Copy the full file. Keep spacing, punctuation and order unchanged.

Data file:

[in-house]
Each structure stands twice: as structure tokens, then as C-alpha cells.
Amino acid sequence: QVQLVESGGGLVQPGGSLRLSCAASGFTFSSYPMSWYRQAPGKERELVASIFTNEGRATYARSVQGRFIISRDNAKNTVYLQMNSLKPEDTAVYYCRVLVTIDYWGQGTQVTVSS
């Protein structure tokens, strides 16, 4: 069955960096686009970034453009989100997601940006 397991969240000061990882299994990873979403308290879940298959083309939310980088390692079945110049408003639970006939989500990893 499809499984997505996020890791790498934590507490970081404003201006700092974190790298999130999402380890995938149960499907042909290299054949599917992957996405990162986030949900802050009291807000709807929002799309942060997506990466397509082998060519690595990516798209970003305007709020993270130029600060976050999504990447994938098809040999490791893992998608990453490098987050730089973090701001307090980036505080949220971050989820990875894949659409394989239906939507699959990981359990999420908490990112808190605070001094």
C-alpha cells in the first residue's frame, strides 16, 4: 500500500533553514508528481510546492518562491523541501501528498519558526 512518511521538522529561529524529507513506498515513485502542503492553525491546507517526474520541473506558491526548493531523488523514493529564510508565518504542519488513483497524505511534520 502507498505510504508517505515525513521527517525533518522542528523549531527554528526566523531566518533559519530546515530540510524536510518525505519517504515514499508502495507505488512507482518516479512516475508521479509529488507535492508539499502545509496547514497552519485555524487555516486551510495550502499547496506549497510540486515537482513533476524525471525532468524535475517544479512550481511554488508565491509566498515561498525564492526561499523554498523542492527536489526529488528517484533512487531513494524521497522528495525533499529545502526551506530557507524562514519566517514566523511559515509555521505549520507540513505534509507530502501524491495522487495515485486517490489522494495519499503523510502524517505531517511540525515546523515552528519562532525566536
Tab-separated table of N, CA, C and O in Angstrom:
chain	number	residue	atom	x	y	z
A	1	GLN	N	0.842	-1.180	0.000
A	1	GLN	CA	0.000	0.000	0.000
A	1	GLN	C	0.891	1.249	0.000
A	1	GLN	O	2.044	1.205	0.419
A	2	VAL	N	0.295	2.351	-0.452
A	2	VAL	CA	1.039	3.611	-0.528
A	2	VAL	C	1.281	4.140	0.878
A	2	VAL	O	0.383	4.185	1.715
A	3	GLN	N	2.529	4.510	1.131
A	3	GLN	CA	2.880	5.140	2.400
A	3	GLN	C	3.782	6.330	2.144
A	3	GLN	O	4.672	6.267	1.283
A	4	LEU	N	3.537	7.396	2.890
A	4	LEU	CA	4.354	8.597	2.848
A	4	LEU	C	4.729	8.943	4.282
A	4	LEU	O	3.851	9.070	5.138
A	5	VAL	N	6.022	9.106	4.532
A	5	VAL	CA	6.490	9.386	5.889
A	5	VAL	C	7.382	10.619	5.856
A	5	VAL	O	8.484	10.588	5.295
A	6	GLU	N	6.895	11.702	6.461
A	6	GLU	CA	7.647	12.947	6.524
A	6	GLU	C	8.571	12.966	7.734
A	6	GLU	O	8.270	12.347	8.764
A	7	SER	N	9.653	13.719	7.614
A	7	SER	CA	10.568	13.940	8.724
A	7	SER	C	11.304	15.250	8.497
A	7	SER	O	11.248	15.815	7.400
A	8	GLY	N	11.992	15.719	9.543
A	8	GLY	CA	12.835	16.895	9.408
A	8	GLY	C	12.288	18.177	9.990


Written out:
[in-house]
Each structure stands twice: as structure tokens, then as C-alpha cells.
Amino acid sequence: QVQLVESGGGLVQPGGSLRLSCAASGFTFSSYPMSWYRQAPGKERELVASIFTNEGRATYARSVQGRFIISRDNAKNTVYLQMNSLKPEDTAVYYCRVLVTIDYWGQGTQVTVSS
């Protein structure tokens, strides 16, 4: 069955960096686009970034453009989100997601940006 397991969240000061990882299994990873979403308290879940298959083309939310980088390692079945110049408003639970006939989500990893 499809499984997505996020890791790498934590507490970081404003201006700092974190790298999130999402380890995938149960499907042909290299054949599917992957996405990162986030949900802050009291807000709807929002799309942060997506990466397509082998060519690595990516798209970003305007709020993270130029600060976050999504990447994938098809040999490791893992998608990453490098987050730089973090701001307090980036505080949220971050989820990875894949659409394989239906939507699959990981359990999420908490990112808190605070001094």
C-alpha cells in the first residue's frame, strides 16, 4: 500500500533553514508528481510546492518562491523541501501528498519558526 512518511521538522529561529524529507513506498515513485502542503492553525491546507517526474520541473506558491526548493531523488523514493529564510508565518504542519488513483497524505511534520 502507498505510504508517505515525513521527517525533518522542528523549531527554528526566523531566518533559519530546515530540510524536510518525505519517504515514499508502495507505488512507482518516479512516475508521479509529488507535492508539499502545509496547514497552519485555524487555516486551510495550502499547496506549497510540486515537482513533476524525471525532468524535475517544479512550481511554488508565491509566498515561498525564492526561499523554498523542492527536489526529488528517484533512487531513494524521497522528495525533499529545502526551506530557507524562514519566517514566523511559515509555521505549520507540513505534509507530502501524491495522487495515485486517490489522494495519499503523510502524517505531517511540525515546523515552528519562532525566536
Tab-separated table of N, CA, C and O in Angstrom:
chain	number	residue	atom	x	y	z
A	1	GLN	N	0.842	-1.180	0.000
A	1	GLN	CA	0.000	0.000	0.000
A	1	GLN	C	0.891	1.249	0.000
A	1	GLN	O	2.044	1.205	0.419
A	2	VAL	N	0.295	2.351	-0.452
A	2	VAL	CA	1.039	3.611	-0.528
A	2	VAL	C	1.281	4.140	0.878
A	2	VAL	O	0.383	4.185	1.715
A	3	GLN	N	2.529	4.510	1.131
A	3	GLN	CA	2.880	5.140	2.400
A	3	GLN	C	3.782	6.330	2.144
A	3	GLN	O	4.672	6.267	1.283
A	4	LEU	N	3.537	7.396	2.890
A	4	LEU	CA	4.354	8.597	2.848
A	4	LEU	C	4.729	8.943	4.282
A	4	LEU	O	3.851	9.070	5.138
A	5	VAL	N	6.022	9.106	4.532
A	5	VAL	CA	6.490	9.386	5.889
A	5	VAL	C	7.382	10.619	5.856
A	5	VAL	O	8.484	10.588	5.295
A	6	GLU	N	6.895	11.702	6.461
A	6	GLU	CA	7.647	12.947	6.524
A	6	GLU	C	8.571	12.966	7.734
A	6	GLU	O	8.270	12.347	8.764
A	7	SER	N	9.653	13.719	7.614
A	7	SER	CA	10.568	13.940	8.724
A	7	SER	C	11.304	15.250	8.497
A	7	SER	O	11.248	15.815	7.400
A	8	GLY	N	11.992	15.719	9.543
A	8	GLY	CA	12.835	16.895	9.408
A	8	GLY	C	12.288	18.177	9.990